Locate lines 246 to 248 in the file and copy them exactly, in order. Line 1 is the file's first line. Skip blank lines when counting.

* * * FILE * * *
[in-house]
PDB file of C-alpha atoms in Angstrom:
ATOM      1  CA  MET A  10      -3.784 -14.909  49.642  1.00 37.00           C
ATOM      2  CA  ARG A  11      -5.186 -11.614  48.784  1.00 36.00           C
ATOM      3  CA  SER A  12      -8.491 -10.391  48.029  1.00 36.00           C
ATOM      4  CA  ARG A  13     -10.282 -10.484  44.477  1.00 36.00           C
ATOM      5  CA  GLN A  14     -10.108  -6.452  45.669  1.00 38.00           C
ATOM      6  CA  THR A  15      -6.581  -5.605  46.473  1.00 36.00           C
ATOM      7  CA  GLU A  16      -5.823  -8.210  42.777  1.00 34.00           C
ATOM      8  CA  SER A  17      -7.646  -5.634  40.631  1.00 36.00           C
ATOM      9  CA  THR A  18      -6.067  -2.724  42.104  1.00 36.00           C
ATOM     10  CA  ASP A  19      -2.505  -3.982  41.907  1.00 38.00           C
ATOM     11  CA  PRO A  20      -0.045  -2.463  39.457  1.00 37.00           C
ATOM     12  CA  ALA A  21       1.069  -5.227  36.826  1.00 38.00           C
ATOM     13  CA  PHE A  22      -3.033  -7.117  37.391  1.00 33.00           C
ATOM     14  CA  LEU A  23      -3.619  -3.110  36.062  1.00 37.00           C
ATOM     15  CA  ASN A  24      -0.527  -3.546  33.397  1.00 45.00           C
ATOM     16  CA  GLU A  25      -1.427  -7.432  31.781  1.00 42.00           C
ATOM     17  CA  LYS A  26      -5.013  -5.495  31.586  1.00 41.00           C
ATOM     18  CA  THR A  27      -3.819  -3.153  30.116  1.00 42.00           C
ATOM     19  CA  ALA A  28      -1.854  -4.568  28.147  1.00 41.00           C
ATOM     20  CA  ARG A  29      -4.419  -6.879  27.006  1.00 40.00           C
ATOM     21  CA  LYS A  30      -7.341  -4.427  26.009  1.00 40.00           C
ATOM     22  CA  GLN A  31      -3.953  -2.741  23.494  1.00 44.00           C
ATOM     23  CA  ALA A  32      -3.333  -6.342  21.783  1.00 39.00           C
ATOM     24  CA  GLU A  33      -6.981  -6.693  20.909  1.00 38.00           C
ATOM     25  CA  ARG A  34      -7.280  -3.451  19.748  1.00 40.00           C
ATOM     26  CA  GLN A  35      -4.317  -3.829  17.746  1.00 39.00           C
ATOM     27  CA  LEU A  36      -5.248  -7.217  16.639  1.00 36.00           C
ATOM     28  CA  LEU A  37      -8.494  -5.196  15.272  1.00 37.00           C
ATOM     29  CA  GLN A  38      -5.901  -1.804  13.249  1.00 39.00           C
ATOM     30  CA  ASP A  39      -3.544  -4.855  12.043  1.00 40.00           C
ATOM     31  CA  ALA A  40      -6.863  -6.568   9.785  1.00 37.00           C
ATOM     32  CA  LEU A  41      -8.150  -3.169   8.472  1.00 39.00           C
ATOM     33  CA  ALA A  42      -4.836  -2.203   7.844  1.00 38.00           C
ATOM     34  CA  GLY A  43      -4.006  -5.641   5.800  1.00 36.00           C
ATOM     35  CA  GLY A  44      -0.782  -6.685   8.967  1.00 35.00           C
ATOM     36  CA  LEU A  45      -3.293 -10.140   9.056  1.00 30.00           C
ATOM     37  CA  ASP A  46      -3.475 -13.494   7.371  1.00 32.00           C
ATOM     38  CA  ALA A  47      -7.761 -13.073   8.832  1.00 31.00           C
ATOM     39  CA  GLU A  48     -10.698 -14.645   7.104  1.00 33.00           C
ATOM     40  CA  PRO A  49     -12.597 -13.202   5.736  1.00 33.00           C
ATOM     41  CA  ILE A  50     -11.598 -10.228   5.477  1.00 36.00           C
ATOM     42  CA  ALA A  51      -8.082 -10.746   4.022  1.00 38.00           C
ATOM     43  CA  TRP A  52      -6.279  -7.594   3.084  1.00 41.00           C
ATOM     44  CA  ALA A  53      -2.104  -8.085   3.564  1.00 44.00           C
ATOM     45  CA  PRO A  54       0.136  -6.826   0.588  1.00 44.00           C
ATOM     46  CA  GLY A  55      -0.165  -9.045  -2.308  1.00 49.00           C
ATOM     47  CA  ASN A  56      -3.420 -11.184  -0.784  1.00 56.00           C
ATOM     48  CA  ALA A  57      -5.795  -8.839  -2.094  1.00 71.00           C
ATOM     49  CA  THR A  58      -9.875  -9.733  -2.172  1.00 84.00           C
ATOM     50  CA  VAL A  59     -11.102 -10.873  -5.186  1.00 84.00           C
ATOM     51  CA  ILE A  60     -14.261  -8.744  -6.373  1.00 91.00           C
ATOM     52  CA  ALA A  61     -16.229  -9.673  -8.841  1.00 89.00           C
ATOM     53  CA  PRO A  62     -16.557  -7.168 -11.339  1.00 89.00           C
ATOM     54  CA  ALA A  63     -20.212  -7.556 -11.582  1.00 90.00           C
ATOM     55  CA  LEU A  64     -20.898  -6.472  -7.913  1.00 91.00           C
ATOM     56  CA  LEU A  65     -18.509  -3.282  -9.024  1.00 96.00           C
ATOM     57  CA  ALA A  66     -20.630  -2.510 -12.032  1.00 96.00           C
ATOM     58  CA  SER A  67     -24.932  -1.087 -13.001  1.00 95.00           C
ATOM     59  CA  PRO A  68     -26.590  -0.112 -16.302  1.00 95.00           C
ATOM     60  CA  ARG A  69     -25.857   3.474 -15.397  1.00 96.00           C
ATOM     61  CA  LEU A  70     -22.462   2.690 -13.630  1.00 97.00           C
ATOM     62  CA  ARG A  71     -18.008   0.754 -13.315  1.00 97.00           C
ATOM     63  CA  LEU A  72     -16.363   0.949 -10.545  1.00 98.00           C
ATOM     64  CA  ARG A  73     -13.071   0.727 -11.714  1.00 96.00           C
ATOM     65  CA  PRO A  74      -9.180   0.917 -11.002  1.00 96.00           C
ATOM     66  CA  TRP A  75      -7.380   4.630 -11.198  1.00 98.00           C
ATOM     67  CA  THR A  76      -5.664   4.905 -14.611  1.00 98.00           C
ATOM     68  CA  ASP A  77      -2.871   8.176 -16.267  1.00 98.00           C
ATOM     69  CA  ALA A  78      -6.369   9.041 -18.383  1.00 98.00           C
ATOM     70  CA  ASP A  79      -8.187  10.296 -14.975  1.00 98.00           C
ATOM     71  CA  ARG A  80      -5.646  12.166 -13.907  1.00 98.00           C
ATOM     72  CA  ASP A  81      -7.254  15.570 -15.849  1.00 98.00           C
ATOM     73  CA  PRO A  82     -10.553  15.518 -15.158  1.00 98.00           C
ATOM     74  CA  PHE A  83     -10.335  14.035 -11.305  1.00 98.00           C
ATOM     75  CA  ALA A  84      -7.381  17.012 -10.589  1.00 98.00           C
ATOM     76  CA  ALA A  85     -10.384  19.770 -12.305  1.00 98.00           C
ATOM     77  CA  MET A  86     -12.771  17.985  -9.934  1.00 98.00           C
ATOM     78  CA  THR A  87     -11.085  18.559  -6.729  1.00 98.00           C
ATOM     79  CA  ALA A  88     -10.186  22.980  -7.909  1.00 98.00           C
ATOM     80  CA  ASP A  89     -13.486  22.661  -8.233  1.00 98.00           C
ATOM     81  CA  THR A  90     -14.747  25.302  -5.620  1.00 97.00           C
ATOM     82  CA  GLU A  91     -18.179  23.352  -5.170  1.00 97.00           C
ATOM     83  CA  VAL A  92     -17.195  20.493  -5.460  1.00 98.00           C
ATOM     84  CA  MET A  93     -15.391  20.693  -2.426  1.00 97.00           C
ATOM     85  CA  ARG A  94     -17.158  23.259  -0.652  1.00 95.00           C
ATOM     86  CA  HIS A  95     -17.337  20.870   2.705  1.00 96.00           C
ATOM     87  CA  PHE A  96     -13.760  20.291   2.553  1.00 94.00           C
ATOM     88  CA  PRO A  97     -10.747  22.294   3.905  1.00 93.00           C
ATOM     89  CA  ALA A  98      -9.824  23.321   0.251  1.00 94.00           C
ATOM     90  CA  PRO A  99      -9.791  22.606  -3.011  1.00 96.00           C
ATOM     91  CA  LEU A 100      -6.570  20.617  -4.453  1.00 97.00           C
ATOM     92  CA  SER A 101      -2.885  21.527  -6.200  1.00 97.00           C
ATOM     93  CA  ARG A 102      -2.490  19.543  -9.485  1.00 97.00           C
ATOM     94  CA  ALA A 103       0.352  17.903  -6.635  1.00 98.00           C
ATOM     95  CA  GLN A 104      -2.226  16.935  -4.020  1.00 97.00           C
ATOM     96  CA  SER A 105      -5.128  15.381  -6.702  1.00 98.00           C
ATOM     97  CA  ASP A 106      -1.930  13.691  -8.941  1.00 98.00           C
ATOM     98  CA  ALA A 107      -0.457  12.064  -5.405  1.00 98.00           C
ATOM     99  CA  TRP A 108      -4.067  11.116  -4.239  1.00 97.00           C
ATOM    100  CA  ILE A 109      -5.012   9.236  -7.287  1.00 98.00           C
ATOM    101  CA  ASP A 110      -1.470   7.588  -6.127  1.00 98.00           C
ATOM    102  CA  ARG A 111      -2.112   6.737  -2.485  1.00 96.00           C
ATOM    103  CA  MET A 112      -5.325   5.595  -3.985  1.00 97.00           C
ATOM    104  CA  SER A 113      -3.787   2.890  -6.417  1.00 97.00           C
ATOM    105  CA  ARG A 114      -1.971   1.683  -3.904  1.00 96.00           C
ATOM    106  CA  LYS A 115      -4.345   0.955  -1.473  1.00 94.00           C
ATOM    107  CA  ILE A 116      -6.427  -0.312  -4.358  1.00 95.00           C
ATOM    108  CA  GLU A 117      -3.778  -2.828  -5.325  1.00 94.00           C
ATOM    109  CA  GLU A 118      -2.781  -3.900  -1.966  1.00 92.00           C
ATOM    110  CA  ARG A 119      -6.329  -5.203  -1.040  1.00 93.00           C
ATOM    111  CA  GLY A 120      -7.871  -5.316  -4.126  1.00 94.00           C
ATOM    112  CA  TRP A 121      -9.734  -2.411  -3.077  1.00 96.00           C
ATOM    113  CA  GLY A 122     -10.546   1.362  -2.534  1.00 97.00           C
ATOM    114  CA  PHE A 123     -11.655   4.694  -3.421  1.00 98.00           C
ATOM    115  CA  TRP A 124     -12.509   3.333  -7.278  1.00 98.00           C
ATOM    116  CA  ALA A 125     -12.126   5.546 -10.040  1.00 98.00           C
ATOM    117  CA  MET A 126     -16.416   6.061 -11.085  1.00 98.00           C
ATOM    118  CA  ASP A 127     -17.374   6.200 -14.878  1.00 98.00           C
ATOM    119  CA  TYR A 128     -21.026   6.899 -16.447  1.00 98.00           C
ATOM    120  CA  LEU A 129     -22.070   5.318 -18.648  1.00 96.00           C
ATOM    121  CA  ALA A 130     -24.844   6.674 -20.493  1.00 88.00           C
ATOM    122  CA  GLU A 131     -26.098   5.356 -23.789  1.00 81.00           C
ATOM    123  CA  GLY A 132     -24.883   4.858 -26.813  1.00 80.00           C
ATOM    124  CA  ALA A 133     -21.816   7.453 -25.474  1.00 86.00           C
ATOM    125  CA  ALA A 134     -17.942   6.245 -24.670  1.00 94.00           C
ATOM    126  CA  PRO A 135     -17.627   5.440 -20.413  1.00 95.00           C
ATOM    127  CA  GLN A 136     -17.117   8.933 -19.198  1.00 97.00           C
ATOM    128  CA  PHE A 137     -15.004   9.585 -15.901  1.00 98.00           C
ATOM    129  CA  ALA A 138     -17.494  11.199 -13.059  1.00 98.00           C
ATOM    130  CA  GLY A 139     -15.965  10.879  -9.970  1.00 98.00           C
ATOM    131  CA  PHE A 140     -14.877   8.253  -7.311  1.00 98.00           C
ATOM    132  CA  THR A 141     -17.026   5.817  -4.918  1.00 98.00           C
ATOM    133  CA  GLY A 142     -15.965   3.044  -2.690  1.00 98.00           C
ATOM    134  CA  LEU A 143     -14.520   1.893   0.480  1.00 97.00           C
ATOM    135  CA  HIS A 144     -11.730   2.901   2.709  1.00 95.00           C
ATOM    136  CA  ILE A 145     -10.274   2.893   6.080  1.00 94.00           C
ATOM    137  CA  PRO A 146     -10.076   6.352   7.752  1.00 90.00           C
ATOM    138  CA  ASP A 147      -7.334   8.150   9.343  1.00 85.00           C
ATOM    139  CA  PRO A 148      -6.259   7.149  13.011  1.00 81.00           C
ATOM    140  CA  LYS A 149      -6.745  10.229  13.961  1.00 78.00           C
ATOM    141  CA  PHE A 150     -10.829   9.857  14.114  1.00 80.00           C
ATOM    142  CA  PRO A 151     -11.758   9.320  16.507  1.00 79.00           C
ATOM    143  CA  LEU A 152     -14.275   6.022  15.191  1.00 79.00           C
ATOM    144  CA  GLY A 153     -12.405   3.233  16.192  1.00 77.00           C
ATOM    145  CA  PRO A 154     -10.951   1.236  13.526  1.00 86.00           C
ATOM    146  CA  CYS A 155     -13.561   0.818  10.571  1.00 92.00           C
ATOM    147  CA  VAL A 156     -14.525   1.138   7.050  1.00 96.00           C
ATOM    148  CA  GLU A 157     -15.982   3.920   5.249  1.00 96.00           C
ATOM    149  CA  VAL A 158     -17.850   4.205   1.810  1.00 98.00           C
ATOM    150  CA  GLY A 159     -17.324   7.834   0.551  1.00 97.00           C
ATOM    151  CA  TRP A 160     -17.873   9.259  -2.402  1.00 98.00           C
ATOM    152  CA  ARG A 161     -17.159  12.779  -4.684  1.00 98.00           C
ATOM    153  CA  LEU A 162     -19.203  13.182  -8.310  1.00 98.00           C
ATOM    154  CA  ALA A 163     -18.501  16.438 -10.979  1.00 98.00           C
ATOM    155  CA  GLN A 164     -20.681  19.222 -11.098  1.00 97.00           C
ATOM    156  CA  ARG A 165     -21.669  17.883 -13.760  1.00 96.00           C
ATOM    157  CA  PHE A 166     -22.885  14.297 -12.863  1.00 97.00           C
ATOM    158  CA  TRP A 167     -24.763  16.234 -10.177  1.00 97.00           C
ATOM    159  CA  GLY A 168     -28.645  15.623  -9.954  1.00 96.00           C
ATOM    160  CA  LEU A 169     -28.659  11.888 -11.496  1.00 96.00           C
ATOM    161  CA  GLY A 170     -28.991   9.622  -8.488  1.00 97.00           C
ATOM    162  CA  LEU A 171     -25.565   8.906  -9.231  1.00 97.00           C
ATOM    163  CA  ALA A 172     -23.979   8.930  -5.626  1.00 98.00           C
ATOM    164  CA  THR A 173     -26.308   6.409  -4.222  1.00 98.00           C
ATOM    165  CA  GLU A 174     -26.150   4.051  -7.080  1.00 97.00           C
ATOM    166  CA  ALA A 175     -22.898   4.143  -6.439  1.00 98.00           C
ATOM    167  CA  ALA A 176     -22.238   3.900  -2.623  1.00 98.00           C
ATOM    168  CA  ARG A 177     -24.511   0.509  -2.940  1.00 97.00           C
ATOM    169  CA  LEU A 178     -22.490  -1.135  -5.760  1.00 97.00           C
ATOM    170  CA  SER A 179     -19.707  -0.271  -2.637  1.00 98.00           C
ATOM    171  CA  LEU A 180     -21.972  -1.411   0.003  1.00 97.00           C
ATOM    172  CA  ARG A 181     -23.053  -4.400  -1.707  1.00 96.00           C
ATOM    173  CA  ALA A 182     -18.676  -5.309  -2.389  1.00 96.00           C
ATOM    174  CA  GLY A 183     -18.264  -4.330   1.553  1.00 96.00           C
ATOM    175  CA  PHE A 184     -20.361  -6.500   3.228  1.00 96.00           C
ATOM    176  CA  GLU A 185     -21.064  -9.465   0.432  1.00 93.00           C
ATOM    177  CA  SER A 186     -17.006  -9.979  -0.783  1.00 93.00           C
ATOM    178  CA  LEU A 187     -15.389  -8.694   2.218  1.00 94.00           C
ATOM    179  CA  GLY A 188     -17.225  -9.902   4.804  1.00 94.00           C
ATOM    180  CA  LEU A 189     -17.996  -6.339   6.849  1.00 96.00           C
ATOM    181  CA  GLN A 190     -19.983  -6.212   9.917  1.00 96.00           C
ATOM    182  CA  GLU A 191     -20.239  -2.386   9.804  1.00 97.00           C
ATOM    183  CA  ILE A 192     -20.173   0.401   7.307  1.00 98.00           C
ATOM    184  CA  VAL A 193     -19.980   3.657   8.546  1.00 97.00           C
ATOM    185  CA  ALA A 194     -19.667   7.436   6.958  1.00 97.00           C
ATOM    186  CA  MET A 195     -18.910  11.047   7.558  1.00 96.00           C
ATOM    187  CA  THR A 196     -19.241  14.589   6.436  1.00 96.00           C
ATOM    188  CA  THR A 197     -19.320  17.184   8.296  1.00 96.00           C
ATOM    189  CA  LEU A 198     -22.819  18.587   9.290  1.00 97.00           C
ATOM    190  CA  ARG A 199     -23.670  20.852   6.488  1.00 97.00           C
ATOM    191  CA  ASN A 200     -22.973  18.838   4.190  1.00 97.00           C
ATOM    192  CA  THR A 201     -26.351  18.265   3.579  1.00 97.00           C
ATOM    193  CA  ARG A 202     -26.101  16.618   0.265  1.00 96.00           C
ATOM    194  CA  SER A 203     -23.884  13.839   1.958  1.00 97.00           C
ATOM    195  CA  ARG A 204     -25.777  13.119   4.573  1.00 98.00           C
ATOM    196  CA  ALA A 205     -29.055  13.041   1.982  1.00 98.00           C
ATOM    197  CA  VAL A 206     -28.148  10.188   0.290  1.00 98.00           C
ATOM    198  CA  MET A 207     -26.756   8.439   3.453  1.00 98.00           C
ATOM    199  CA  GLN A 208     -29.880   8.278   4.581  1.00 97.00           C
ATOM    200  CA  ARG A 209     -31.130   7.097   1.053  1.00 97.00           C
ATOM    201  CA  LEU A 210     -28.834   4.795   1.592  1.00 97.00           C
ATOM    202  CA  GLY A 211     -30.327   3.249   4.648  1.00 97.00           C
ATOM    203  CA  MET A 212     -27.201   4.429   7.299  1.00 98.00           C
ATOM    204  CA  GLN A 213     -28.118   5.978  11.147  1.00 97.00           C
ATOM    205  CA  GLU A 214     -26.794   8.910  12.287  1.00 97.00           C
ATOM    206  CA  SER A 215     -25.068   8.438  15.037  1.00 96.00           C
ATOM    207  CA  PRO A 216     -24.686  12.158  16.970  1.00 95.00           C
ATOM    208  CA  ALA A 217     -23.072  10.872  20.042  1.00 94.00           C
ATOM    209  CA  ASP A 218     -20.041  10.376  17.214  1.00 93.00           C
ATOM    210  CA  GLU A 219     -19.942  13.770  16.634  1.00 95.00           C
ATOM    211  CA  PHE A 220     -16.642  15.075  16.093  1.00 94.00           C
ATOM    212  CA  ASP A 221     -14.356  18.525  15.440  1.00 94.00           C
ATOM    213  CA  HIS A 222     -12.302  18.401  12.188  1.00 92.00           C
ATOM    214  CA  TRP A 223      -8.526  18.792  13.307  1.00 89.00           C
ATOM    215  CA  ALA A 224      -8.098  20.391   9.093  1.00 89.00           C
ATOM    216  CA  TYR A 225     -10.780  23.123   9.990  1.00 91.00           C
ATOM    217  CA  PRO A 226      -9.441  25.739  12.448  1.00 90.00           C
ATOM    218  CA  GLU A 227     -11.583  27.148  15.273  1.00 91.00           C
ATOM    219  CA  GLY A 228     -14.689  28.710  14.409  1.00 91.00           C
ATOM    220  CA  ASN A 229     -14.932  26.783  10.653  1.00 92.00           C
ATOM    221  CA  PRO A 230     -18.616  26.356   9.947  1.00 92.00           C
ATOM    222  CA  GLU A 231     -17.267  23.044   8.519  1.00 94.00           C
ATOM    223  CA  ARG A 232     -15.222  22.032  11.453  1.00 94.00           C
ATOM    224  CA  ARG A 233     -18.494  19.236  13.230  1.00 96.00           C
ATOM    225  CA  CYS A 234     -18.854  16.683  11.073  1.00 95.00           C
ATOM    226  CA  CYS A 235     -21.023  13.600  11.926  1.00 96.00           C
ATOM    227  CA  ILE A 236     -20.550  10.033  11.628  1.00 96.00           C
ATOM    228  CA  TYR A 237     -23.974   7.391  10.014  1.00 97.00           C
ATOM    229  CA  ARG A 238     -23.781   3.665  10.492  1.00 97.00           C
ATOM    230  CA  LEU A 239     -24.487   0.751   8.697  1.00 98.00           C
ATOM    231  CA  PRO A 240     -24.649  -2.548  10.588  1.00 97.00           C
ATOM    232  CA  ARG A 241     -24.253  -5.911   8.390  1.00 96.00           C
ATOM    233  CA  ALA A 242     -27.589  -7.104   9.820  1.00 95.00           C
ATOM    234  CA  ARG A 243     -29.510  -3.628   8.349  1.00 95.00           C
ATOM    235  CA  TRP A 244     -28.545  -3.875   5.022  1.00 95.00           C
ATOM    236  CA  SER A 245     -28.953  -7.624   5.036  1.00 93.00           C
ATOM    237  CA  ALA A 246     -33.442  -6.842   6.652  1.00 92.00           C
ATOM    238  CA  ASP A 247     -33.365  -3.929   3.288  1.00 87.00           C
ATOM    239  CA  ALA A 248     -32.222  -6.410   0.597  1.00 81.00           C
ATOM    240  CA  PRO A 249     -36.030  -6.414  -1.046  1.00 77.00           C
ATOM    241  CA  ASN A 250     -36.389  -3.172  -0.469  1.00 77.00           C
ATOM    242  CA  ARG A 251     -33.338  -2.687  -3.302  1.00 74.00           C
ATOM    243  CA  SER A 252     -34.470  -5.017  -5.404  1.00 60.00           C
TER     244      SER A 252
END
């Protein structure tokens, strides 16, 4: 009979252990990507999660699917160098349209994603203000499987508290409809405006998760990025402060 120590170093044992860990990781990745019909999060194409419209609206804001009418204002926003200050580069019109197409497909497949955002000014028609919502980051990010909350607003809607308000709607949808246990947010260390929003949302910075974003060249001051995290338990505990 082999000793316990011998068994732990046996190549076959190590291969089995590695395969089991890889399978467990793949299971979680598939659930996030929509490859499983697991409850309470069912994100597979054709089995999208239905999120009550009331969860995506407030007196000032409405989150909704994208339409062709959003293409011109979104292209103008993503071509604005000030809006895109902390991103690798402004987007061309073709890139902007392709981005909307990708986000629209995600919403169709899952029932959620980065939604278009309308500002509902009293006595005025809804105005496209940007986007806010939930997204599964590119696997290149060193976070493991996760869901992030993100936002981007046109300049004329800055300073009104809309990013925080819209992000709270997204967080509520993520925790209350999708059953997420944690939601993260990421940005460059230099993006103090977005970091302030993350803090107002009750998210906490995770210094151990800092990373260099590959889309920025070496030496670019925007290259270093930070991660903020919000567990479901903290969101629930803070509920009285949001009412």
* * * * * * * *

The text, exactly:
TER     244      SER A 252
END
């Protein structure tokens, strides 16, 4: 009979252990990507999660699917160098349209994603203000499987508290409809405006998760990025402060 120590170093044992860990990781990745019909999060194409419209609206804001009418204002926003200050580069019109197409497909497949955002000014028609919502980051990010909350607003809607308000709607949808246990947010260390929003949302910075974003060249001051995290338990505990 082999000793316990011998068994732990046996190549076959190590291969089995590695395969089991890889399978467990793949299971979680598939659930996030929509490859499983697991409850309470069912994100597979054709089995999208239905999120009550009331969860995506407030007196000032409405989150909704994208339409062709959003293409011109979104292209103008993503071509604005000030809006895109902390991103690798402004987007061309073709890139902007392709981005909307990708986000629209995600919403169709899952029932959620980065939604278009309308500002509902009293006595005025809804105005496209940007986007806010939930997204599964590119696997290149060193976070493991996760869901992030993100936002981007046109300049004329800055300073009104809309990013925080819209992000709270997204967080509520993520925790209350999708059953997420944690939601993260990421940005460059230099993006103090977005970091302030993350803090107002009750998210906490995770210094151990800092990373260099590959889309920025070496030496670019925007290259270093930070991660903020919000567990479901903290969101629930803070509920009285949001009412």